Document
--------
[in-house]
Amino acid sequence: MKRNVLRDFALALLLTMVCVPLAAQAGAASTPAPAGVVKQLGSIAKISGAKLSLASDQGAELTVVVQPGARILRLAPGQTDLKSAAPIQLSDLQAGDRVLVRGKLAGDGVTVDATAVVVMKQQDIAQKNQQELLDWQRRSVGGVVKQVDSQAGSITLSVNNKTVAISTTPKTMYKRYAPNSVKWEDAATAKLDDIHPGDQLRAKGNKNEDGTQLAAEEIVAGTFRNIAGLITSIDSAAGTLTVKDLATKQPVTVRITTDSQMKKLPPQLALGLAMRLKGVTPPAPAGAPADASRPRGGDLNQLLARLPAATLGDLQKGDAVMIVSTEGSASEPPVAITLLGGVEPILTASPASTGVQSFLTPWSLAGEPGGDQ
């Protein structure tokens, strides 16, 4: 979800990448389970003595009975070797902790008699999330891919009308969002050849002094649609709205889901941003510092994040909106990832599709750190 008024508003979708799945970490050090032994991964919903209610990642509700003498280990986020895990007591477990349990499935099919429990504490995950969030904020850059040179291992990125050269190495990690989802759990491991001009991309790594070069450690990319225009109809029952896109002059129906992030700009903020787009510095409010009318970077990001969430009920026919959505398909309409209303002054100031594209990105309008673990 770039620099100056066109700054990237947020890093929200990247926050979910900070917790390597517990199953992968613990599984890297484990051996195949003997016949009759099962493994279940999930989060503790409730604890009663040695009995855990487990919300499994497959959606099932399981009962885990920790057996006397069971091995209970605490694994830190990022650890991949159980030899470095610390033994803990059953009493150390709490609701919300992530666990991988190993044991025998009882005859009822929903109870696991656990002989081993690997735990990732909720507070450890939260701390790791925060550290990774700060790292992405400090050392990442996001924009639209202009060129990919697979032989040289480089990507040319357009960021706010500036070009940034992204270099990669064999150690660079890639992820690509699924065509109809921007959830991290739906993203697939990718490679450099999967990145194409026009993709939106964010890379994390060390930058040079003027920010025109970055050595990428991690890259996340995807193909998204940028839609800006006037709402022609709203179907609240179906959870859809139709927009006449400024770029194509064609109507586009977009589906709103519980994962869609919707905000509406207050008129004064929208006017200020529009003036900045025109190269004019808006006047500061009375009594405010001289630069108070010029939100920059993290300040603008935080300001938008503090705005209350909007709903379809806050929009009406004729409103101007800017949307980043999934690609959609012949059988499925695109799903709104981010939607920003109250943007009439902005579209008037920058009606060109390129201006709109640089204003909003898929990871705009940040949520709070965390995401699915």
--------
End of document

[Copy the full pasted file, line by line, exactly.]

[in-house]
Amino acid sequence: MKRNVLRDFALALLLTMVCVPLAAQAGAASTPAPAGVVKQLGSIAKISGAKLSLASDQGAELTVVVQPGARILRLAPGQTDLKSAAPIQLSDLQAGDRVLVRGKLAGDGVTVDATAVVVMKQQDIAQKNQQELLDWQRRSVGGVVKQVDSQAGSITLSVNNKTVAISTTPKTMYKRYAPNSVKWEDAATAKLDDIHPGDQLRAKGNKNEDGTQLAAEEIVAGTFRNIAGLITSIDSAAGTLTVKDLATKQPVTVRITTDSQMKKLPPQLALGLAMRLKGVTPPAPAGAPADASRPRGGDLNQLLARLPAATLGDLQKGDAVMIVSTEGSASEPPVAITLLGGVEPILTASPASTGVQSFLTPWSLAGEPGGDQ
């Protein structure tokens, strides 16, 4: 979800990448389970003595009975070797902790008699999330891919009308969002050849002094649609709205889901941003510092994040909106990832599709750190 008024508003979708799945970490050090032994991964919903209610990642509700003498280990986020895990007591477990349990499935099919429990504490995950969030904020850059040179291992990125050269190495990690989802759990491991001009991309790594070069450690990319225009109809029952896109002059129906992030700009903020787009510095409010009318970077990001969430009920026919959505398909309409209303002054100031594209990105309008673990 770039620099100056066109700054990237947020890093929200990247926050979910900070917790390597517990199953992968613990599984890297484990051996195949003997016949009759099962493994279940999930989060503790409730604890009663040695009995855990487990919300499994497959959606099932399981009962885990920790057996006397069971091995209970605490694994830190990022650890991949159980030899470095610390033994803990059953009493150390709490609701919300992530666990991988190993044991025998009882005859009822929903109870696991656990002989081993690997735990990732909720507070450890939260701390790791925060550290990774700060790292992405400090050392990442996001924009639209202009060129990919697979032989040289480089990507040319357009960021706010500036070009940034992204270099990669064999150690660079890639992820690509699924065509109809921007959830991290739906993203697939990718490679450099999967990145194409026009993709939106964010890379994390060390930058040079003027920010025109970055050595990428991690890259996340995807193909998204940028839609800006006037709402022609709203179907609240179906959870859809139709927009006449400024770029194509064609109507586009977009589906709103519980994962869609919707905000509406207050008129004064929208006017200020529009003036900045025109190269004019808006006047500061009375009594405010001289630069108070010029939100920059993290300040603008935080300001938008503090705005209350909007709903379809806050929009009406004729409103101007800017949307980043999934690609959609012949059988499925695109799903709104981010939607920003109250943007009439902005579209008037920058009606060109390129201006709109640089204003909003898929990871705009940040949520709070965390995401699915």